Supplementary Material for: Structural Analysis of the Leptospiral Sphingomyelinases: in silico and Experimental Evaluation of Sph2 as an Mg<sup>++</sup>-Dependent Sphingomyelinase
2012-03-22T00:00:00Z (GMT) by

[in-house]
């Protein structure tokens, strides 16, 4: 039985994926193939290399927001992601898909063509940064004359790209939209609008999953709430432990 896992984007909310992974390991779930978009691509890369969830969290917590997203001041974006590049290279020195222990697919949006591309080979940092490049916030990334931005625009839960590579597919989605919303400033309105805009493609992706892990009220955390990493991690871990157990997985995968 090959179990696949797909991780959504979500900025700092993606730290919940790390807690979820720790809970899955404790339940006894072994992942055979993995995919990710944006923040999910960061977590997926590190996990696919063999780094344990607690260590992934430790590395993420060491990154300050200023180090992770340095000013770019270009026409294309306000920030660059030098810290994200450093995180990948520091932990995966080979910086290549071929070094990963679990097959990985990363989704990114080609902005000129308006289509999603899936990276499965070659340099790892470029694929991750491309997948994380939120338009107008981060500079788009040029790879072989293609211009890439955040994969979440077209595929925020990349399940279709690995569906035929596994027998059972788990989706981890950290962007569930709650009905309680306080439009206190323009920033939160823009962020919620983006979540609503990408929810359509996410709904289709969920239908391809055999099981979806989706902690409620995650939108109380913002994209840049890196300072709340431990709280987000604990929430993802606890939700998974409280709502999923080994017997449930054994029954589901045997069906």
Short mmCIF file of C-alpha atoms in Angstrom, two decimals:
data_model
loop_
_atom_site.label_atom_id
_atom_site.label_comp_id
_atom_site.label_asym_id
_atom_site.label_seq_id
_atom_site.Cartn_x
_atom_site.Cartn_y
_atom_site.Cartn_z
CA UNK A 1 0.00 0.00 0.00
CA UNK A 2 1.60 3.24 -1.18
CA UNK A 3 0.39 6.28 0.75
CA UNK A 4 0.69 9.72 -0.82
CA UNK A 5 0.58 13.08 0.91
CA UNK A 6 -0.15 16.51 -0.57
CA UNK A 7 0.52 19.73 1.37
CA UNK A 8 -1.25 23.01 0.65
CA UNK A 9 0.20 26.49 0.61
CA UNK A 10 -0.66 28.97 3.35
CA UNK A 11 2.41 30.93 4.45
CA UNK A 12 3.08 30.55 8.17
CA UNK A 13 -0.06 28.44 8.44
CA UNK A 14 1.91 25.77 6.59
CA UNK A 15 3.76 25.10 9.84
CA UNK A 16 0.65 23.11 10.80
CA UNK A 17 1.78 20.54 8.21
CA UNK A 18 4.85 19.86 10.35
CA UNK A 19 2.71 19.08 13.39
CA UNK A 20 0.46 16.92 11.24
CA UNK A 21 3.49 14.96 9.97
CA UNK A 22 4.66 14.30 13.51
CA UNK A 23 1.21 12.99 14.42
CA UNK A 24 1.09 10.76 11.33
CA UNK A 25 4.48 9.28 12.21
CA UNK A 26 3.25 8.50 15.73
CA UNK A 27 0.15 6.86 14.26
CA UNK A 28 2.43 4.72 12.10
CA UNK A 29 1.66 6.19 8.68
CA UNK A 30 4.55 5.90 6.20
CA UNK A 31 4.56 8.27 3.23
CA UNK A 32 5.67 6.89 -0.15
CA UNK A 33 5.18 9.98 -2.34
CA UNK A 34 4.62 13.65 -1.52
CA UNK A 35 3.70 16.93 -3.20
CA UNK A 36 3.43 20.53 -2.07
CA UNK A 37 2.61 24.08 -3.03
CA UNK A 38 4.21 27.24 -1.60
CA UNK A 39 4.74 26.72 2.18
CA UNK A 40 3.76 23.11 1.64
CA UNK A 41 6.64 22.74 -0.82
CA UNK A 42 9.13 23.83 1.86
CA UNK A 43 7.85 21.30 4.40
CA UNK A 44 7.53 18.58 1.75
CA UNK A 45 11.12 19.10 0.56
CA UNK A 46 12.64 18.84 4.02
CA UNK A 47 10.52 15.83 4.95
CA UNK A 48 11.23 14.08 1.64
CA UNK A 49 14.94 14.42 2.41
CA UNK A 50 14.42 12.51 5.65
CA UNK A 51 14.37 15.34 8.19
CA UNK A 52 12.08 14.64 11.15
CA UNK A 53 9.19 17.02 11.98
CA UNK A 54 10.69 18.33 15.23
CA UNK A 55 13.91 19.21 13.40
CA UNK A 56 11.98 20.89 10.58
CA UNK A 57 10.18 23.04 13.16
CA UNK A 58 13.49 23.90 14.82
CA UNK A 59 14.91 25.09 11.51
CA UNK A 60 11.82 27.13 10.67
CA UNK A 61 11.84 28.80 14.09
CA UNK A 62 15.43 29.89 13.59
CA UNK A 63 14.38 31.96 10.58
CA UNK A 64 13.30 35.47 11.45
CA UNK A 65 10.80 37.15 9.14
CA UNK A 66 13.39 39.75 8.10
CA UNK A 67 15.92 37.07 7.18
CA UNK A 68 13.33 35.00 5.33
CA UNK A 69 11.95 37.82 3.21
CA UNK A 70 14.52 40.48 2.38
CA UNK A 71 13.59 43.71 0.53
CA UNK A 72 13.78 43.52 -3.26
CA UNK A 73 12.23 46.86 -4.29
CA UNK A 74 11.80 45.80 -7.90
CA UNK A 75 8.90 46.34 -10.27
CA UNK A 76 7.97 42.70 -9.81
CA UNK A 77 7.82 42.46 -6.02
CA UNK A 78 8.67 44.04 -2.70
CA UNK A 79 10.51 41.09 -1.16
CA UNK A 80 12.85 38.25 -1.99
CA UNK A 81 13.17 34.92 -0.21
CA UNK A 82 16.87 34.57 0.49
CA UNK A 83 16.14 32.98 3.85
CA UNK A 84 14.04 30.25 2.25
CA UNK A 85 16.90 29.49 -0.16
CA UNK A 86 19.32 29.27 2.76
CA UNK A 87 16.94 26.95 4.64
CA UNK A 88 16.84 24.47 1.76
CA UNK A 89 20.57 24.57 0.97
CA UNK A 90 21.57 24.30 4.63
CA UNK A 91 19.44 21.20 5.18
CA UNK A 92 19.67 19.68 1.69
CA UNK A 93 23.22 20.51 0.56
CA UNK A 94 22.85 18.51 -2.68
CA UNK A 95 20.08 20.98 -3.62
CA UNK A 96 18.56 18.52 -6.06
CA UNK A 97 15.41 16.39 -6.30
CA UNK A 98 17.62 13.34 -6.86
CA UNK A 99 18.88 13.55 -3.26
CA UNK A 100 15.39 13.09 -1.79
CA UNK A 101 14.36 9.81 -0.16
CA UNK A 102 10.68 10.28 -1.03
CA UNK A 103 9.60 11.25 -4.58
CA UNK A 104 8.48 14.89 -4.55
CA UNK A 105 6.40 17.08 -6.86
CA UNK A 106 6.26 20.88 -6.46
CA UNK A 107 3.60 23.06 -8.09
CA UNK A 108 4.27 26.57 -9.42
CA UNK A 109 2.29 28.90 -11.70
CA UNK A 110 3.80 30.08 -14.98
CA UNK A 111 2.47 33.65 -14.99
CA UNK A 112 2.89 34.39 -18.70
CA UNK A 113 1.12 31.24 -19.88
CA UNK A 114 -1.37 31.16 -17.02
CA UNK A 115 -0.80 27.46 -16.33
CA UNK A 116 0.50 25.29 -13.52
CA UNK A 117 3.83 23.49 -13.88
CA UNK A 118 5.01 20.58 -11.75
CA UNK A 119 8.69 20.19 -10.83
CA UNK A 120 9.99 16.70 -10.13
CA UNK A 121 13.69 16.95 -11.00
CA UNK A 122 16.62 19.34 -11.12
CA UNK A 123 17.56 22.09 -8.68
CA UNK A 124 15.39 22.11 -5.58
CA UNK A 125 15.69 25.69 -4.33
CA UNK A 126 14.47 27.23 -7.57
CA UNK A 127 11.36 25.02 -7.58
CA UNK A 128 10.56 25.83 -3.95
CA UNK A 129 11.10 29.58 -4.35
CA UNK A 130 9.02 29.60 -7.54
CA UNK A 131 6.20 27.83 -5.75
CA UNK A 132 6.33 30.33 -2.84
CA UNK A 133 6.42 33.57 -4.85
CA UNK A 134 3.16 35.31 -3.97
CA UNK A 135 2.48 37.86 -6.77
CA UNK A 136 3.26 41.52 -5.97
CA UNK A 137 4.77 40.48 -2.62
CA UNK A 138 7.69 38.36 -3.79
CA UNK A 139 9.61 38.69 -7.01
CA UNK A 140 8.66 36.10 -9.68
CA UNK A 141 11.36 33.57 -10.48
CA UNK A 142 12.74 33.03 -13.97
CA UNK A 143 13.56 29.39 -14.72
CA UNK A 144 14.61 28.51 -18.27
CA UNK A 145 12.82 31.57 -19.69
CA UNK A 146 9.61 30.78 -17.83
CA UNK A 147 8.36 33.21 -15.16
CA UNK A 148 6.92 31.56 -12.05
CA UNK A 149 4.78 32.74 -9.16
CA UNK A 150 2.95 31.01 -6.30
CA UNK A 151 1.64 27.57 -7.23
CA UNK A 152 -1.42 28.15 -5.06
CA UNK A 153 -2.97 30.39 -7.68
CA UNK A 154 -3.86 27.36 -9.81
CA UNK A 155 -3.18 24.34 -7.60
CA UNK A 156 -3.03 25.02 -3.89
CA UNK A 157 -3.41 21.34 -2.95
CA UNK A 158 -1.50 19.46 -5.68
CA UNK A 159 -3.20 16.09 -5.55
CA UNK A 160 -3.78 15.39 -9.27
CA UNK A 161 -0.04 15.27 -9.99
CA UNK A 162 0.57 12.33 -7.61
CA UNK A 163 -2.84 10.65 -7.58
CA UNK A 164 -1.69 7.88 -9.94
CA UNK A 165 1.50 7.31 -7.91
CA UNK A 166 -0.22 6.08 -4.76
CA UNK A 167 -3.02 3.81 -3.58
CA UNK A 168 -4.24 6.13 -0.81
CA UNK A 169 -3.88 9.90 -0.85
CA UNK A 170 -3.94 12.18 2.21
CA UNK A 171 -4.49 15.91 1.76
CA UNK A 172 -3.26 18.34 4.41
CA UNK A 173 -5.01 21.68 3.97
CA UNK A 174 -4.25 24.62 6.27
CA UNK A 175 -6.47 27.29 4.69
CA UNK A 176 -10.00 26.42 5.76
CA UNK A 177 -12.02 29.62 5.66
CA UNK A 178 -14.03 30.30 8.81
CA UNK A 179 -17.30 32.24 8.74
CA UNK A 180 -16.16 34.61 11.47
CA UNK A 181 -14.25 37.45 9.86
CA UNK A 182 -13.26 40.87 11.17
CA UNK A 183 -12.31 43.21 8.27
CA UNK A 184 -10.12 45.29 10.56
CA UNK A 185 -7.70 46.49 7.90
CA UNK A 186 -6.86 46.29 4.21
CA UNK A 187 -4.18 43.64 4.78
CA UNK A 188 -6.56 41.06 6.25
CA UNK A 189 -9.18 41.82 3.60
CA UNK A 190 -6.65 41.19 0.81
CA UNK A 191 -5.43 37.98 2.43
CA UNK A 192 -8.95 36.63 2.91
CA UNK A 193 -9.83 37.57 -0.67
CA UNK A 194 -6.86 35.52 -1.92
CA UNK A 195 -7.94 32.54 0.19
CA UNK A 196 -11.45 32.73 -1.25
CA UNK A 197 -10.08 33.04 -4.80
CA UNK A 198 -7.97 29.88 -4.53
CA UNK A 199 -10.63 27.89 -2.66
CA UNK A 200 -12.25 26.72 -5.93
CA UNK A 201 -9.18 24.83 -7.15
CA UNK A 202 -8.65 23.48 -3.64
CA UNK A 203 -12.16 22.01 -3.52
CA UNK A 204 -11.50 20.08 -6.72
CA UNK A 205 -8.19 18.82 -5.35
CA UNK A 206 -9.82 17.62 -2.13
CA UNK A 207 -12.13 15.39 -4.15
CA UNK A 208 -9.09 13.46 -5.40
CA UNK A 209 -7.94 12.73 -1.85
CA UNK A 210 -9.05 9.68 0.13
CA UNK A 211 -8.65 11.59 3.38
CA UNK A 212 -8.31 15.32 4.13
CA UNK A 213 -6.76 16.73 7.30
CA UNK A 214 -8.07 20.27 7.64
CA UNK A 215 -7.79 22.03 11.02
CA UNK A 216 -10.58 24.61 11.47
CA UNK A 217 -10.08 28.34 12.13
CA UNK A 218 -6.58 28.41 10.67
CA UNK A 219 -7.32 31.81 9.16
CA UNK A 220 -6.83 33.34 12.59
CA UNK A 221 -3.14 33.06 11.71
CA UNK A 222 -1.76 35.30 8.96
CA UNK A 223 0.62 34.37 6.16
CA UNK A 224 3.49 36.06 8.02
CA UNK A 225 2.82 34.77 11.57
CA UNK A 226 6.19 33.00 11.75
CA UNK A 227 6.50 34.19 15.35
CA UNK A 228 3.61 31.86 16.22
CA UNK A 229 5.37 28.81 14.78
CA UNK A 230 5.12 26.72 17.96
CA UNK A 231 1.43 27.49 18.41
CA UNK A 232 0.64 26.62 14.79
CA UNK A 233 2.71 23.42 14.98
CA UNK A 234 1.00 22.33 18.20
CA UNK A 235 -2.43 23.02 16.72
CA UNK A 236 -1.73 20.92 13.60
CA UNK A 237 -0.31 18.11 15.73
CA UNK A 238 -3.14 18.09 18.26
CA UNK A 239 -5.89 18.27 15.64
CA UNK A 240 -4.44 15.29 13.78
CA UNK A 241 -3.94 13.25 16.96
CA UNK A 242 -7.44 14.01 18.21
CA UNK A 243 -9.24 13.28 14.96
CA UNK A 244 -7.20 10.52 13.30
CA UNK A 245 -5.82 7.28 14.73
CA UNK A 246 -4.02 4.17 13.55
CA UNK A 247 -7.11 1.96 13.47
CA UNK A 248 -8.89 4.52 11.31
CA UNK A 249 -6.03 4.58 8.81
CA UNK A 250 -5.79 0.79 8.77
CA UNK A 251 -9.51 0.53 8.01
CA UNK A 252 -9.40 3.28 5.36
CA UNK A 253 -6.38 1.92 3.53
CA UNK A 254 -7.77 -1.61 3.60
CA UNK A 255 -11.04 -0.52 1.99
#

<i>Background:</i> Leptospiral sphingomyelinases are candidate virulence factors present only in pathogenic <i>Leptospira</i> spp. <i>Leptospira interrogans</i> serovar Lai encodes Sph1, Sph2, Sph3, Sph4 and SphH. Except for Sph4, they all possess the exo-endo-phosphatase domain that groups them under the DNase I superfamily. <i>Methods, Results and Conclusions:</i> Modeling of exo-endo-phosphatase domains reveals high-level structural similarity of Sph2 with the crystal structure of SmcL and BC SMase sphingomyelinases from <i>Listeria ivanovii</i> and <i>Bacillus cereus, </i>respectively. A β-hairpin loop, essential for host cell membrane interaction, is absent in leptospiral sphingomyelinases. Instead, several aromatic amino acids were oriented outward from the surface of these molecules and formed clusters of hydrophobic regions that possibly enables the anchoring of these molecules into the host cell membrane, as demonstrated in Sph2 and Sph3. Sph2 is unique and possesses the Mg<sup>++</sup>-binding Glu53 residue in the metal-binding site and two His residues (His151 and His286) in the catalytic site. We demonstrate experimentally the Mg<sup>++</sup>-dependent hemolysis of erythrocytes by rSph2 and its ability to cleave sphingomyelin to ceramide. Anti-Sph2 antibodies neutralized the hemolytic activity of Sph2. In conclusion, we provide evidence showing that Sph2 is a Mg<sup>++</sup>-dependent hemolysin with both sphingomyelinase and hemolytic activities.